A new book from Washington Post reporters states that Trump asked if a detention camp could be used to house infected people.
According to a new book, former President Donald Trump has considered sending American citizens infected by the coronavirus pandemic to Guantanamo Bay
“Don’t we have an island that we have?” Trump asked the staff in the Situation Room in February 2020, the Washington Post said. “And Guantanamo?”
Guantanamo Bay is a detention camp in Cuba that the U.S. uses to house those accused of serious crimes, including enemy fighters of foreign wars and those who are supposed to give in to the 9/11 attacks.
“We import goods,” the book argues Trump, who later COVID-19 contract, he told his staff. “We’re not going to import a virus.”
Comments were made before coronavirus the houses exploded in the United States. The Trump administration has faced sustained criticism for its treatment of the pandemic, which has killed more than 601,000 people, according to the Johns Hopkins University account.
Most of these deaths, about 400,000, have been under the Trump administration.
Trump’s aides were shocked by the question on Guantanamo Bay and closed the idea the second time it was resurrected, the Post reported.
The book, entitled Nightmare Scenario: Inside the Trump Administration’s Response to the Pandemic That Changed History, was written by Post journalists Yasmeen Abutaleb and Damian Paletta.
The content of the book came from interviews with former Trump advisers and health officials, recounting numerous conversations that describe the Trump administration’s response to the pandemic.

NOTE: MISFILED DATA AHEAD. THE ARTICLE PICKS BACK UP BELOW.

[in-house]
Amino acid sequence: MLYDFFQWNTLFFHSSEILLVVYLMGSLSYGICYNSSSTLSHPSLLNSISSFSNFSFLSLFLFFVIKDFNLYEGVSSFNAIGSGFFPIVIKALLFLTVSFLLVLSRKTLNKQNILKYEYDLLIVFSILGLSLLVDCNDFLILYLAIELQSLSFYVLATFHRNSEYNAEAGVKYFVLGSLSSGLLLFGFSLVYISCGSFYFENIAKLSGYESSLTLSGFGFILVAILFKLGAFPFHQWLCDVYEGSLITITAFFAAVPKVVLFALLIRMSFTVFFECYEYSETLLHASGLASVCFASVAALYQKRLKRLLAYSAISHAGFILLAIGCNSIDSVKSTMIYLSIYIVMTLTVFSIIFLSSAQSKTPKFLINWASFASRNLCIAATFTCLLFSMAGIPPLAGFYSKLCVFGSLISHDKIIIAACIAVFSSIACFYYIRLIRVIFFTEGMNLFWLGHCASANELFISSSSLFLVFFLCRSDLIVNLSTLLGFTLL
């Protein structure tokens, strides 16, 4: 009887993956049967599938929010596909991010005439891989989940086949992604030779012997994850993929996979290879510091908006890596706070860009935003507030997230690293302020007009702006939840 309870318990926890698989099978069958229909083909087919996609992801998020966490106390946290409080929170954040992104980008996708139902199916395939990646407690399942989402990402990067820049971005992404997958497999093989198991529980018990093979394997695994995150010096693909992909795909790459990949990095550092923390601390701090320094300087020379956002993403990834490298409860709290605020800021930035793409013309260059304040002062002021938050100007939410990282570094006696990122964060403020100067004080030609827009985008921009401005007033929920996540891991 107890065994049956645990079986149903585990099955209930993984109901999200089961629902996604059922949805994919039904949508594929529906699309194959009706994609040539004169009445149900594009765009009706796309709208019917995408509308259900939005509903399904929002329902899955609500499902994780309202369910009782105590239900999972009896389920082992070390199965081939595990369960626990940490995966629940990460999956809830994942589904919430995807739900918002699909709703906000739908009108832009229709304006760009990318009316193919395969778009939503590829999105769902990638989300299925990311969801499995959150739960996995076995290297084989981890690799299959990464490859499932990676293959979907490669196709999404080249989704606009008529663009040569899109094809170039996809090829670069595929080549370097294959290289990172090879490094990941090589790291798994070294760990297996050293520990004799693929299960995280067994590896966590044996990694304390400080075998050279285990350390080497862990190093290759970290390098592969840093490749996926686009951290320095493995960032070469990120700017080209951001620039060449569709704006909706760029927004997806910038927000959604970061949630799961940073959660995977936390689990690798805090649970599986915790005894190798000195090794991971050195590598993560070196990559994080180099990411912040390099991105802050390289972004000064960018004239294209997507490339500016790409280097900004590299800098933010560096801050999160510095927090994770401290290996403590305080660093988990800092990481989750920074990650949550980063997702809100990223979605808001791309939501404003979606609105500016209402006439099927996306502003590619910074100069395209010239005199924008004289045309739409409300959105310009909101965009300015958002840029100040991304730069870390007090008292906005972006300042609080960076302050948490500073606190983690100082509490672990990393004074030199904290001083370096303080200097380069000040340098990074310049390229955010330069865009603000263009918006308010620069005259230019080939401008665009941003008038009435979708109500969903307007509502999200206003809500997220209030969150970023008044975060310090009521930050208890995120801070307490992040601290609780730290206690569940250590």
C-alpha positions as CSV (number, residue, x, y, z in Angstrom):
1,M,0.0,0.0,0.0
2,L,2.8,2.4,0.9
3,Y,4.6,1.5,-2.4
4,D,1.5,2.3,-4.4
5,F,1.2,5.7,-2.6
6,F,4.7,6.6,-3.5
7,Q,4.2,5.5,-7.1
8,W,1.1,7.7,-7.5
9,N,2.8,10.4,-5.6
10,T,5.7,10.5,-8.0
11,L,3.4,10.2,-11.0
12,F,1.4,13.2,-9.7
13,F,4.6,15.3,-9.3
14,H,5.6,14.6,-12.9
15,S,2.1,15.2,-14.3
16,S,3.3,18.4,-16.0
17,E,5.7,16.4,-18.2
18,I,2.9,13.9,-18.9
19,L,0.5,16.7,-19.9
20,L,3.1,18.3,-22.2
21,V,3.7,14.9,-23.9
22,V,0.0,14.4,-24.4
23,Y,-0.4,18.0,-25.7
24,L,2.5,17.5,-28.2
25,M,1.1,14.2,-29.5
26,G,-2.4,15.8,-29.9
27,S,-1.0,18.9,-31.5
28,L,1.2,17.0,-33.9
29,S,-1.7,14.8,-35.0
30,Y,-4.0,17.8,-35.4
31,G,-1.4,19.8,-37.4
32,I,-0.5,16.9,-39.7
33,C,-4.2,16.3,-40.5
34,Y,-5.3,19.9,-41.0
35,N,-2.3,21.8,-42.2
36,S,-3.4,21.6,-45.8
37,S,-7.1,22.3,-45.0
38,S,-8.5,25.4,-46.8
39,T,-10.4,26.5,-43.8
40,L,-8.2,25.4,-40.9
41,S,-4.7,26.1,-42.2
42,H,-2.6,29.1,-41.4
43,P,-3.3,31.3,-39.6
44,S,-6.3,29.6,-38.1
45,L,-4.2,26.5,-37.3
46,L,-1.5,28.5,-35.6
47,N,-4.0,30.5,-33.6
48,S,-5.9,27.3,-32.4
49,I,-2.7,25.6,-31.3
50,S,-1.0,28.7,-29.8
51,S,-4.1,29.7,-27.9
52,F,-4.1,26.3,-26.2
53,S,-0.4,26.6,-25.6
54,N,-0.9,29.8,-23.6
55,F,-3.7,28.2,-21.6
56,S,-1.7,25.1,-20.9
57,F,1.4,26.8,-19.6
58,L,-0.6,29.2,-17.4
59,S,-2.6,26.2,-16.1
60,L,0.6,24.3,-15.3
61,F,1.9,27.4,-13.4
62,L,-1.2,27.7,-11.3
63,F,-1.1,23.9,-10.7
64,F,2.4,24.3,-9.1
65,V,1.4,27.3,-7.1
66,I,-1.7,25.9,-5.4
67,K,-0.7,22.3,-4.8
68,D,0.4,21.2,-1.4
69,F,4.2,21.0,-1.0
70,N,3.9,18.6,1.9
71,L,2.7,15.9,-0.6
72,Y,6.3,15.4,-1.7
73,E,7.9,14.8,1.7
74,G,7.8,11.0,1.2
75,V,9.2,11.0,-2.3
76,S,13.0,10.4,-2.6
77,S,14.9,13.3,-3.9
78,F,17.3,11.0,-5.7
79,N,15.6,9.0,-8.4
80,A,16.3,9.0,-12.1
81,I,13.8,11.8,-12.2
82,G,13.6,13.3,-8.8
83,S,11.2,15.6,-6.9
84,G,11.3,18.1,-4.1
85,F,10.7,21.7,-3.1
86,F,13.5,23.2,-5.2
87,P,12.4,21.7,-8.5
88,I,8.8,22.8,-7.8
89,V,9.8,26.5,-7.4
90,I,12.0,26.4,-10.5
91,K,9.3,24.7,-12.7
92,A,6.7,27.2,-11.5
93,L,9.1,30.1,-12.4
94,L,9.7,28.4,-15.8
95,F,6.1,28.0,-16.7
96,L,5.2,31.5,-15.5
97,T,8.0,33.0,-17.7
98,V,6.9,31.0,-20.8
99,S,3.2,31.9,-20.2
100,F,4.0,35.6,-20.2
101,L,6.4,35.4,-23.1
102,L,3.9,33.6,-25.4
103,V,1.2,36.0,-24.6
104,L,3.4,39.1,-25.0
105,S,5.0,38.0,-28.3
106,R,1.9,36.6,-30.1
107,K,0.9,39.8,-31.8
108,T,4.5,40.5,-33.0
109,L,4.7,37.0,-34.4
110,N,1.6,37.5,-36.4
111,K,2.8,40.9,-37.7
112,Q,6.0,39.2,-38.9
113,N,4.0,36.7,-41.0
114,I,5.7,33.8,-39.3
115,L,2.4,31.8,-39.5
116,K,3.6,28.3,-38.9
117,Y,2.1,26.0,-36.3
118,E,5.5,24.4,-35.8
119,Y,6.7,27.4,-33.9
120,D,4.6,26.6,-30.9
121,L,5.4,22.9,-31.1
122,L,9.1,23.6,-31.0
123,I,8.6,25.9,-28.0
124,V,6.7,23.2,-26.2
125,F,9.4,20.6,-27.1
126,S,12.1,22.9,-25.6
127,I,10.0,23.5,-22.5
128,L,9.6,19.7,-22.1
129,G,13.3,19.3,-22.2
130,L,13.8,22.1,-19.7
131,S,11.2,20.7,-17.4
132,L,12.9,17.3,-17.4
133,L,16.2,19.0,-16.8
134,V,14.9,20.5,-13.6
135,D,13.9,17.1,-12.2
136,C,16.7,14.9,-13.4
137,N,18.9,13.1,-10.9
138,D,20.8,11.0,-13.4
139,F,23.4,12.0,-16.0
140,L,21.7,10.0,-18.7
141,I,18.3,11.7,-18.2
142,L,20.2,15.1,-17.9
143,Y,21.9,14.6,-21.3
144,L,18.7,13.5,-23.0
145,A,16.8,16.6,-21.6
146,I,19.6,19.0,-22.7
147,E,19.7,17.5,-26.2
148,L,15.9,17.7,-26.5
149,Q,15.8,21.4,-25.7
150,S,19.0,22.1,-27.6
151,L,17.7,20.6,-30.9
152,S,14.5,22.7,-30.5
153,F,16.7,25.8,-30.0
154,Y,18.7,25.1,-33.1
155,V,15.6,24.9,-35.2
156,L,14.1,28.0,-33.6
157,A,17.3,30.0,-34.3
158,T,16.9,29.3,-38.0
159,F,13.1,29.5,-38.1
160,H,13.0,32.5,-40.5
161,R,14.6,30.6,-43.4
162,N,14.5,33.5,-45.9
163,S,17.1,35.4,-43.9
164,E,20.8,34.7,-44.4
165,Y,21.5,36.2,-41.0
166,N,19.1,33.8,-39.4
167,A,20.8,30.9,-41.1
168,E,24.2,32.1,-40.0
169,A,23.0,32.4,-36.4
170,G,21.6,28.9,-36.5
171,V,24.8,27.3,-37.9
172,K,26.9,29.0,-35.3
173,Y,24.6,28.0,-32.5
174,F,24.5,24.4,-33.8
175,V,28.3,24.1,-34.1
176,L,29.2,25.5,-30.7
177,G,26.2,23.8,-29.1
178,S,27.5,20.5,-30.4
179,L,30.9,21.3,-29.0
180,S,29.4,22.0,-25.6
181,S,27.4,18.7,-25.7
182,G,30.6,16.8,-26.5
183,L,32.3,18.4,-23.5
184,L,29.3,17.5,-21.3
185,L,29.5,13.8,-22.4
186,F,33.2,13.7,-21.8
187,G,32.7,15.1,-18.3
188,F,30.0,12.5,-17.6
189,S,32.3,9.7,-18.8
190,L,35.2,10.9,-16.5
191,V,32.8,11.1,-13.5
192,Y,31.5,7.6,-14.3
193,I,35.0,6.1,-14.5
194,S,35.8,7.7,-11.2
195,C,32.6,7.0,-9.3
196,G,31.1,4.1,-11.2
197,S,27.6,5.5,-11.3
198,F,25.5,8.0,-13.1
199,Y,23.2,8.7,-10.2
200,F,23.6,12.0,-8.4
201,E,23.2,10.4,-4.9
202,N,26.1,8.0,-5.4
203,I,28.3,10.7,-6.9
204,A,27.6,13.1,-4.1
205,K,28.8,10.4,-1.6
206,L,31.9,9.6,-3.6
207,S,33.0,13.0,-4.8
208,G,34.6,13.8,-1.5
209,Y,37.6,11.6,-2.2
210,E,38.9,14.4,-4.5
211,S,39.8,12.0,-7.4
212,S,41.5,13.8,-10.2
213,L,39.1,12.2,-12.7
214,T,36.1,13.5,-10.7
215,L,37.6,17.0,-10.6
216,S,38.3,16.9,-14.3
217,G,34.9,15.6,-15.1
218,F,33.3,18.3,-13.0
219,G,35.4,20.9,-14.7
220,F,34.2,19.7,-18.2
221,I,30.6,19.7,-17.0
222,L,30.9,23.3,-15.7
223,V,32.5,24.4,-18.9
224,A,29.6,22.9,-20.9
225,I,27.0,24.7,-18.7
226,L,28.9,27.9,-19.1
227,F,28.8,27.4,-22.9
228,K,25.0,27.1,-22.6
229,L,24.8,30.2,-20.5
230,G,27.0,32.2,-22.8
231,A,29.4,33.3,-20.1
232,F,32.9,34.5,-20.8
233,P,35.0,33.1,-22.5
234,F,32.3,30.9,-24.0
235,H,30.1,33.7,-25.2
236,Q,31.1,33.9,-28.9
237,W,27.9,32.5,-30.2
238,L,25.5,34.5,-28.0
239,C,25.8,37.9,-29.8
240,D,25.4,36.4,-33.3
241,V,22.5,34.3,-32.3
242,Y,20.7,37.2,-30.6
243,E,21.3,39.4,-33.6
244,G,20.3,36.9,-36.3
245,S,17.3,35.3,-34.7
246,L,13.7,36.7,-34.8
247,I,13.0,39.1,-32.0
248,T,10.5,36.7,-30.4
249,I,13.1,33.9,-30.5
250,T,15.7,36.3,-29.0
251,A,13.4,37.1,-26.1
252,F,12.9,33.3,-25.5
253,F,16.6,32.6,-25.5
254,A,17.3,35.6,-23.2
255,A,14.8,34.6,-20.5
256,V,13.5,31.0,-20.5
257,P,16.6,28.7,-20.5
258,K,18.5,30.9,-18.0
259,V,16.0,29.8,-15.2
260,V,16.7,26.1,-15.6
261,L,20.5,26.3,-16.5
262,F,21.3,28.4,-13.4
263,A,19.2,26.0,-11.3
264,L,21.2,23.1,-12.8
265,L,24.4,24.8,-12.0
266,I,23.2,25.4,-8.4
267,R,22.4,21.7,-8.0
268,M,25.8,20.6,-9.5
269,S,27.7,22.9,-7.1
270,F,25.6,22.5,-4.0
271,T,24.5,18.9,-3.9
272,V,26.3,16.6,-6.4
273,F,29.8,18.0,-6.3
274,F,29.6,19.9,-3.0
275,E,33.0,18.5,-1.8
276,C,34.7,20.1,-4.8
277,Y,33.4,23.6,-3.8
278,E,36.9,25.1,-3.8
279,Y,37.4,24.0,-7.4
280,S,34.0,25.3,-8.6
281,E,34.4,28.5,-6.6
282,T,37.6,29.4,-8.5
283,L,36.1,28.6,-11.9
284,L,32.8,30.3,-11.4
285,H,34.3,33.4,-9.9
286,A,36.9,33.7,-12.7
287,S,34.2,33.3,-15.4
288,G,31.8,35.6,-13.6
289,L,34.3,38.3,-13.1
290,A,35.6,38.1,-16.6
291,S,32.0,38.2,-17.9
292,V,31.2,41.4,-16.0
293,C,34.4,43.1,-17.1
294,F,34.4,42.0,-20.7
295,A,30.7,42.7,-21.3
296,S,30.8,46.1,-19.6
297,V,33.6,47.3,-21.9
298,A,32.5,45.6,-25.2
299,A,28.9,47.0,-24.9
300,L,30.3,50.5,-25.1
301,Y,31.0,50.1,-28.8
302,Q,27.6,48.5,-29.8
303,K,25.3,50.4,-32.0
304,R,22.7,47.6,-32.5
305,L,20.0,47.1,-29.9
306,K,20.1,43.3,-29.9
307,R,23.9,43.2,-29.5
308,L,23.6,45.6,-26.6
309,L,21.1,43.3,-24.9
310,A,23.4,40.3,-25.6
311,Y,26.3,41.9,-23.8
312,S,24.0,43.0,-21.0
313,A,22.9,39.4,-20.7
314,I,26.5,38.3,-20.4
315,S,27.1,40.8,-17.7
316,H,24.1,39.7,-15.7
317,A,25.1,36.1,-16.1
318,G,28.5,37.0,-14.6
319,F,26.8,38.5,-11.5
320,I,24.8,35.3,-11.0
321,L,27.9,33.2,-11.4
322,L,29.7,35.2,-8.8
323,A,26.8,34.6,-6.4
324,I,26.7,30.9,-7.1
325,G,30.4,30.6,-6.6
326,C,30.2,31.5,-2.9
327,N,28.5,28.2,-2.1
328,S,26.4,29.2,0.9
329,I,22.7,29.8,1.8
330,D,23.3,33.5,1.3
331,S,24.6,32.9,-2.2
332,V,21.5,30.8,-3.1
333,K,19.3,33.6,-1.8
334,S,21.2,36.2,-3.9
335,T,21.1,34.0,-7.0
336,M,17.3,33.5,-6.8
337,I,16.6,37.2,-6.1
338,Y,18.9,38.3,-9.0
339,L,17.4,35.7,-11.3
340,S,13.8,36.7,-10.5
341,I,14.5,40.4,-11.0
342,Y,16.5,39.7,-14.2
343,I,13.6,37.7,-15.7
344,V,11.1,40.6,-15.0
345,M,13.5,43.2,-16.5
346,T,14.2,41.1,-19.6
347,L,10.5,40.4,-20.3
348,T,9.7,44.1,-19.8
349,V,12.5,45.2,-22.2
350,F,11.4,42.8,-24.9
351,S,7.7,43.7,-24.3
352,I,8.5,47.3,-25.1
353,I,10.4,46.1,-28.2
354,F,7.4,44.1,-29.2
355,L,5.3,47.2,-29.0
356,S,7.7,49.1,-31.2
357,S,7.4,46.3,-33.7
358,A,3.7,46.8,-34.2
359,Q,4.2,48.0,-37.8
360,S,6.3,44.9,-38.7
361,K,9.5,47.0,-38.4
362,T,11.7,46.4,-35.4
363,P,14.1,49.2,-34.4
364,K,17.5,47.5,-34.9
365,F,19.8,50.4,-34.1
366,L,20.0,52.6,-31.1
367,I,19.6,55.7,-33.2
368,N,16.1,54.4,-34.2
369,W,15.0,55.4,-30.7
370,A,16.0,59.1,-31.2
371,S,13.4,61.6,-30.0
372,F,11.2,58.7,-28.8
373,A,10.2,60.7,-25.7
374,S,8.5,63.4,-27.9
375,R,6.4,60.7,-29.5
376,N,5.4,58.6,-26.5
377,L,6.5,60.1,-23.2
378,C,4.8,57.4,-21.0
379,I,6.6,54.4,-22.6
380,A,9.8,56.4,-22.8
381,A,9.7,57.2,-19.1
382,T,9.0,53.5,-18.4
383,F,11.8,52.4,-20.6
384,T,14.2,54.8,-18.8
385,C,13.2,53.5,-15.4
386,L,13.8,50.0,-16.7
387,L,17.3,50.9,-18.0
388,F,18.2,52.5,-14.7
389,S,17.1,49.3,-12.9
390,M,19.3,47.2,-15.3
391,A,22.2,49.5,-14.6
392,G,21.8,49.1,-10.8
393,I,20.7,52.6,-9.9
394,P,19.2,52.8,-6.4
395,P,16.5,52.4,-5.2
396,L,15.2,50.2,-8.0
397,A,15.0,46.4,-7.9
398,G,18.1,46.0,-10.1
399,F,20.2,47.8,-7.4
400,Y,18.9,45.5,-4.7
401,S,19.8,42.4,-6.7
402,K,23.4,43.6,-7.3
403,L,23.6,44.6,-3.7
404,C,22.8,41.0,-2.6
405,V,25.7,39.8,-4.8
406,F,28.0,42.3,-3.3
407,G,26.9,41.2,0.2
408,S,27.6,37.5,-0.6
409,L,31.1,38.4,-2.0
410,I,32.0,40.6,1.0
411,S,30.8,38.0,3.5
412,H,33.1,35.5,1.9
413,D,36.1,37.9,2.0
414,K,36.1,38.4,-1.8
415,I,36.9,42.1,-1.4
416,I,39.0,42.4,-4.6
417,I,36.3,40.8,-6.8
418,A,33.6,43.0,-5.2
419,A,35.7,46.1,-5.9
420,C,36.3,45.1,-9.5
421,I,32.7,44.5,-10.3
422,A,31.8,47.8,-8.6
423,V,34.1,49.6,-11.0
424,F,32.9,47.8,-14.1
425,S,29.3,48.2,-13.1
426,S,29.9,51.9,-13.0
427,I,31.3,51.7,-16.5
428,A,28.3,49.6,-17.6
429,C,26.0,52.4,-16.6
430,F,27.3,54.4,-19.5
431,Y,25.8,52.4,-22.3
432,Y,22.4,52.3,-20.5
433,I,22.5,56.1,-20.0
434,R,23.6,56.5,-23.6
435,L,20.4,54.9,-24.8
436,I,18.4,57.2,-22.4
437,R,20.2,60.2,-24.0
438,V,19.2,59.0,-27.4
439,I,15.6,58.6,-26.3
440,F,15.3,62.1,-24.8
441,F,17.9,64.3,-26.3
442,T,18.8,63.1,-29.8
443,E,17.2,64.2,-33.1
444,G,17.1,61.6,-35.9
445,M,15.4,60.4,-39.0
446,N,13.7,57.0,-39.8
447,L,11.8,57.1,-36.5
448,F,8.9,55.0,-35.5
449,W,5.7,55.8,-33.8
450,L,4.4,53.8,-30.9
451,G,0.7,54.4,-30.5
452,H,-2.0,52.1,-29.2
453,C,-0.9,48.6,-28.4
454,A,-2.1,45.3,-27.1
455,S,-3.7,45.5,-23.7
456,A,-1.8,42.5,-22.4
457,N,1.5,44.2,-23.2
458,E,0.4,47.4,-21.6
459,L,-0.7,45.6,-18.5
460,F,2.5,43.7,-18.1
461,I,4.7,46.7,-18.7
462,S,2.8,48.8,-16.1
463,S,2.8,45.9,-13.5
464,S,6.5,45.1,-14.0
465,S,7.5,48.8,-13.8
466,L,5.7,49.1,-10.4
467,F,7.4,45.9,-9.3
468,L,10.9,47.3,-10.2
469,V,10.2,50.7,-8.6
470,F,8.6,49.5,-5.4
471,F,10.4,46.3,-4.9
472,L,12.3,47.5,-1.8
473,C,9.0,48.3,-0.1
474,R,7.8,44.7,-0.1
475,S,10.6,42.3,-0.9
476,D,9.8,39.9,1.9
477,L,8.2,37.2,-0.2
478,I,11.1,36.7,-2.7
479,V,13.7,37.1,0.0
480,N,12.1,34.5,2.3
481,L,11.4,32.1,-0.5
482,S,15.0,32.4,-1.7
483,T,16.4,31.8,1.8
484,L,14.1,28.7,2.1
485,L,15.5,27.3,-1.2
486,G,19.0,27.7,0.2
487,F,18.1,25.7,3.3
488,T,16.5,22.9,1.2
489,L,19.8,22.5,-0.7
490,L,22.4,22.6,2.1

“Try to kill me!” The book claims that Trump told Secretary of Health and Human Services Alex Azar on March 18. “I’m going to lose the elections because of the tests!” What idiot had the federal government to try? “
Five days earlier, Trump’s son-in-law Jared Kushner is in charge of the U.S. testing strategy, the book says.
Azar replied, “Uh, you mean Jared?”
Trump also wanted to shoot Robert Kadlec, the head of emergency preparedness for the Department of Health and Human Services, and a senior State Department official, for his role in enabling 14 U.S. citizens infected with coronavirus aboard a ship from cruise to return to the United States.
Trump has failed to do so, as he did with other officials, the book says.
According to Abutaleb and Paletta, tensions between Trump and bureaucrats have caused other problems.
Instead of shooting Dr. Anthony Fauci, then director of the National Institute of Allergy and Infectious Diseases, Trump’s team ignored the recommendations of his health officials and others, favoring those of economic experts and Kushner, says the book.
Faucus and Trump had disappeared on Trump’s recommendation hydroxychloroquine, an anti-malarial drug, and other medically dubious remarks regarding the coronavirus.
In general, the work environment has become acidic while the pandemic is raging. Abutaleb and Paletta described it as “a toxic environment in which no matter where you turn, someone was ready to scratch your head or threaten to fire you.”